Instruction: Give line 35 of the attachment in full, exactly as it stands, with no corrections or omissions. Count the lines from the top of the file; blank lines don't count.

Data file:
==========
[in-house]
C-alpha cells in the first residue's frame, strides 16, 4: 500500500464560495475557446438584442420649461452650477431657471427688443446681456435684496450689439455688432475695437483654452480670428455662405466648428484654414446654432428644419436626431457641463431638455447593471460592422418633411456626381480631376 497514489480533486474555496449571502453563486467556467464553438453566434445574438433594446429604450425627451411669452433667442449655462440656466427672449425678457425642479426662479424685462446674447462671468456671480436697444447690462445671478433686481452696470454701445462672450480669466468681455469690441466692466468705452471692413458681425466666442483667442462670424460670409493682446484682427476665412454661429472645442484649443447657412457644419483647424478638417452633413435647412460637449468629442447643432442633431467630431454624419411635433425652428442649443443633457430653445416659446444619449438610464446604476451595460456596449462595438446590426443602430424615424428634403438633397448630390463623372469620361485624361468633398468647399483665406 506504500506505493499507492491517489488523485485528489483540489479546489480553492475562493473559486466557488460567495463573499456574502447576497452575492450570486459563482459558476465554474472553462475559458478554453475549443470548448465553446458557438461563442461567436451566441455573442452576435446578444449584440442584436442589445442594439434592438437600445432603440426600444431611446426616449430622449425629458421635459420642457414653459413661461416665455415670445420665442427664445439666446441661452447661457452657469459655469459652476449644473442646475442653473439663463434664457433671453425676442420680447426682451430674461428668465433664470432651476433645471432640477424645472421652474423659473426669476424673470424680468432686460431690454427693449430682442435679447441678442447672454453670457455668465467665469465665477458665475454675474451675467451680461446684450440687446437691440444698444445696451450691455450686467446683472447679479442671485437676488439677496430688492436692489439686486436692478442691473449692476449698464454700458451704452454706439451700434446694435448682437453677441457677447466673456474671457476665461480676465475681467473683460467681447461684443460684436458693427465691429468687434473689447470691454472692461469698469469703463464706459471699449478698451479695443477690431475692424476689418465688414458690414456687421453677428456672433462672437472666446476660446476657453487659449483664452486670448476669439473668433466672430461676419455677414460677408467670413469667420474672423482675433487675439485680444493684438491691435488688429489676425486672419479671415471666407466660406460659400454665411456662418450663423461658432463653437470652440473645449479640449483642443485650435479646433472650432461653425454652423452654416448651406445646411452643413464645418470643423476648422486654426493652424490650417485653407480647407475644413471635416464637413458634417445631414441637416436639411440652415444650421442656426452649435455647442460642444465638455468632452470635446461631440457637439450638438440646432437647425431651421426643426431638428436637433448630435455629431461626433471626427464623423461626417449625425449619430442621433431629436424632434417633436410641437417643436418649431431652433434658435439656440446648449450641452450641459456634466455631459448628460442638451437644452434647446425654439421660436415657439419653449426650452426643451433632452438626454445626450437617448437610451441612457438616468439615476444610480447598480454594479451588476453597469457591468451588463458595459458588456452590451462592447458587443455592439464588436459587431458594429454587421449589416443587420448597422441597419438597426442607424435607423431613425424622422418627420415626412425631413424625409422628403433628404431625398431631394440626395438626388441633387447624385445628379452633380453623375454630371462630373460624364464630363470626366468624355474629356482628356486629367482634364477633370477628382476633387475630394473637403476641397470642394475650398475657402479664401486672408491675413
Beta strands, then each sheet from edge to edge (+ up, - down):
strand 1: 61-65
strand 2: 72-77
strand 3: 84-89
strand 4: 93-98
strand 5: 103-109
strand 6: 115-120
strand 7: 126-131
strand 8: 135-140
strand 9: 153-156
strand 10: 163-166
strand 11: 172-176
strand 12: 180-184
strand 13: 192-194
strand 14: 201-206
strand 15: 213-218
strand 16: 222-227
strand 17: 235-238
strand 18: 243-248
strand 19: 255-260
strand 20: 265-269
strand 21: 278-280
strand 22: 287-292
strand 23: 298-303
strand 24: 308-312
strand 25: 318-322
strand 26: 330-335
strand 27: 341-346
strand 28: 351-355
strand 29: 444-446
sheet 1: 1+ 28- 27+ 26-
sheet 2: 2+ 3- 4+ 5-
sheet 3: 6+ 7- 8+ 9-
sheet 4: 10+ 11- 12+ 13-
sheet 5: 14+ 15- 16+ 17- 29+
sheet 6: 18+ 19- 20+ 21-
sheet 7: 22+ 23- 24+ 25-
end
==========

sheet 3: 6+ 7- 8+ 9-